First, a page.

A Little Stand-Up.


I haven’t done a stand-up presentation in years. Covid saw to that. Yesterday I returned to action and had some butterflies.  Practicing upstairs in my office helped make everything go well – hearing yourself do it out loud makes a huge difference. In practice my jokes and body language were lacking but I knew my material. Brand strategy. 

When at my best, I’m telling stories and the slides offer good flow. Unlike when a kid in the business, my slides were one or two words. Maybe a picture.

“An artist is never more in touch with their art that when performing in front of an audience” is a saying I coined when brand planning for an online musician property — and it’s true for anyone doing stand-up (presentations).

The gig came in in just under an hour (it really flew by) and though there wasn’t a wet eye in the house, I was pleased. The audience clapped. The knowledge shared may even have changed a business life or two. Giving away knowledge is a great feeling. Everyone should do it.  Standing up or not.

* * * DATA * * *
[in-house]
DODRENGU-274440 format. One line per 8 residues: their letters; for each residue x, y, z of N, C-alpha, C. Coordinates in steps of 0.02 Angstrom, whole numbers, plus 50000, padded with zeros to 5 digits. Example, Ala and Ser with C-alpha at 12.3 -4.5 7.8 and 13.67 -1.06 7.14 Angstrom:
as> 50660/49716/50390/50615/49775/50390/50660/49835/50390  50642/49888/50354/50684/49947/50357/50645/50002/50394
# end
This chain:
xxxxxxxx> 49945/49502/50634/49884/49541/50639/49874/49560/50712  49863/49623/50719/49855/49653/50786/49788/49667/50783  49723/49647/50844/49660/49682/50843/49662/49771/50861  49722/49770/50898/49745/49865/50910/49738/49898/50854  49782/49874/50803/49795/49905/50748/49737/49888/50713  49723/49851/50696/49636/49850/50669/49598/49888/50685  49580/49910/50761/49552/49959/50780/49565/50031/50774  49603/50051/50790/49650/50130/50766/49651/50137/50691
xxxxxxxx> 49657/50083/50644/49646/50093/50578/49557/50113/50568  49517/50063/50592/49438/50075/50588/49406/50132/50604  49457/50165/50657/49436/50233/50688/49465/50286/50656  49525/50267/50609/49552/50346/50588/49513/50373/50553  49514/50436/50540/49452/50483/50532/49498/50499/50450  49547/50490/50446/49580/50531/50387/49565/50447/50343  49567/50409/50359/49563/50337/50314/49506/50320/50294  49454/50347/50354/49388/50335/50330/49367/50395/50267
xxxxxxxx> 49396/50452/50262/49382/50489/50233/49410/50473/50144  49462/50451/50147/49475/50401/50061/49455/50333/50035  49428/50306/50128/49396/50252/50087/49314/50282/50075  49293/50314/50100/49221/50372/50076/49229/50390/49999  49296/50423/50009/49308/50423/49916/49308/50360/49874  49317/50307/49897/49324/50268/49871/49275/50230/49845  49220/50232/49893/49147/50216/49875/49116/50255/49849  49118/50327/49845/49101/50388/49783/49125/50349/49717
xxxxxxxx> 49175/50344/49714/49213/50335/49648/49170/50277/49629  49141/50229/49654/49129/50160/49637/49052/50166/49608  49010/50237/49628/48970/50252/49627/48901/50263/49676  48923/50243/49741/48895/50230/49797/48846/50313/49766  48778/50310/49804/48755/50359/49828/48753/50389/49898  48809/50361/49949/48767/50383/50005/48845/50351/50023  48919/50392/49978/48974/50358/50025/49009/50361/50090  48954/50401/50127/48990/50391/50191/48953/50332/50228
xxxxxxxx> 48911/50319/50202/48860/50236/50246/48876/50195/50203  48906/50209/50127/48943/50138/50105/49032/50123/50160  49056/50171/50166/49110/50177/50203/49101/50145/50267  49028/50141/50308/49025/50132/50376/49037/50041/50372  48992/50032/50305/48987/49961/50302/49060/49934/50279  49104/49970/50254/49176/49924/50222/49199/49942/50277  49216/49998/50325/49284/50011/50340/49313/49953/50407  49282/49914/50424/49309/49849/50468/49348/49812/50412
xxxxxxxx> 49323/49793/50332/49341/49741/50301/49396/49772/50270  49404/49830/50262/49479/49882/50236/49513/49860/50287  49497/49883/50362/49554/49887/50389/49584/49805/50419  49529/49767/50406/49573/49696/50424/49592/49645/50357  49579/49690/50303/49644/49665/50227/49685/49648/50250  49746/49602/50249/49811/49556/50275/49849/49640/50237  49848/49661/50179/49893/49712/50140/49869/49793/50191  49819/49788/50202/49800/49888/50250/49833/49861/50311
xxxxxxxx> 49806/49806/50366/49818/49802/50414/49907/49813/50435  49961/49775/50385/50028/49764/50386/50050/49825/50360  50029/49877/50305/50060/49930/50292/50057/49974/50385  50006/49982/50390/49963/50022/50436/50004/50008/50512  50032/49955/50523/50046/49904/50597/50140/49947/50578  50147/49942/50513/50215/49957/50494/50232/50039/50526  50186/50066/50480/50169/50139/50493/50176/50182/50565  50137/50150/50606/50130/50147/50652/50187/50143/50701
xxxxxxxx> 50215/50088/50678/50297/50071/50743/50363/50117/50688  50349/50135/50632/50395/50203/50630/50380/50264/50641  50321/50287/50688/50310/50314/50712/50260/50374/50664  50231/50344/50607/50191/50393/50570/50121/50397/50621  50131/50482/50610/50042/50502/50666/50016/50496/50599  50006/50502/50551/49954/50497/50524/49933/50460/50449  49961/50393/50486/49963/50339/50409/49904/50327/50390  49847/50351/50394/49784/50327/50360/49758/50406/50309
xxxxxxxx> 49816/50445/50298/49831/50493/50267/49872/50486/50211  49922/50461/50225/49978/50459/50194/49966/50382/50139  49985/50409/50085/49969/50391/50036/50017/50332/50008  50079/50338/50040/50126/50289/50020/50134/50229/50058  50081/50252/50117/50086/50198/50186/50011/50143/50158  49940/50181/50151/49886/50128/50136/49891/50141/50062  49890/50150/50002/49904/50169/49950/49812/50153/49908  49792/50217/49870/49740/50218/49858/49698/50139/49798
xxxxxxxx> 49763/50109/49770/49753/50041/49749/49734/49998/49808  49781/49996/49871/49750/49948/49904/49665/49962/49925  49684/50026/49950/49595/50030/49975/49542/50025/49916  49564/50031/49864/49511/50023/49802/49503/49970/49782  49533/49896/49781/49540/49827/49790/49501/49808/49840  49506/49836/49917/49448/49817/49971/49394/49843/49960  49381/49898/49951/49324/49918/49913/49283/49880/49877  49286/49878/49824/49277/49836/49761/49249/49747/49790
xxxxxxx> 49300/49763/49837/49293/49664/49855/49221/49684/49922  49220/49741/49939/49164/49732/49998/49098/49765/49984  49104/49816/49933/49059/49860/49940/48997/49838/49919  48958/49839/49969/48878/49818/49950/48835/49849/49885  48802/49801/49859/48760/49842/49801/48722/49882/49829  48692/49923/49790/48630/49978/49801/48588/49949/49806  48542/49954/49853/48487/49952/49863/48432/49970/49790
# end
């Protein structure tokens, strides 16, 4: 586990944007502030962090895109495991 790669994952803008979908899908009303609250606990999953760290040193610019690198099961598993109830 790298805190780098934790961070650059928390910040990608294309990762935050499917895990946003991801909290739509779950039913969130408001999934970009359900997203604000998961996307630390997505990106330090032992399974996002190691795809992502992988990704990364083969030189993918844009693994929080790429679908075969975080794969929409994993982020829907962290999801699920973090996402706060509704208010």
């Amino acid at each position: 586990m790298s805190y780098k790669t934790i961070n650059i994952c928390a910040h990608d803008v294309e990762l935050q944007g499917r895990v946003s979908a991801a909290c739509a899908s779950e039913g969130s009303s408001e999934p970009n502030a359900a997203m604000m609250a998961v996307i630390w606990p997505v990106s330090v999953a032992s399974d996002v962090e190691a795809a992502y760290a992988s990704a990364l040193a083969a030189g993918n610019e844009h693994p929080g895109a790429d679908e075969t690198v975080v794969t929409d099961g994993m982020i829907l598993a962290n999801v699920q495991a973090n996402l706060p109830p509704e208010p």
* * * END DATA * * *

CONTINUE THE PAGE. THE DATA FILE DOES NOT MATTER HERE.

Creativity and Brand Strategy


Creativity is serendipity. At least it is for me.  When cranking out ideas for brand strategies I’m drawing from past experiences, cultural observations, linguistics and even the subconscious.  Nothing happens in a vacuum. And to quote Faris Yakob a wonderfully lyrical brand strategist, ideas are recombinant.  Not sure I’ve had an original idea in my life.  

Creative people — or should I say those paid to be creative — are forever in search of the new expression of an idea. The fresh. The never done.  But we know that the recombinant notion applies here as well.  Even music is a combination of notes. Banging the music metaphor a bit more, creatives are looking to play more jazz than pop in their ideation. But the finished product, the published product, often ends up being pop. (Insert client here.)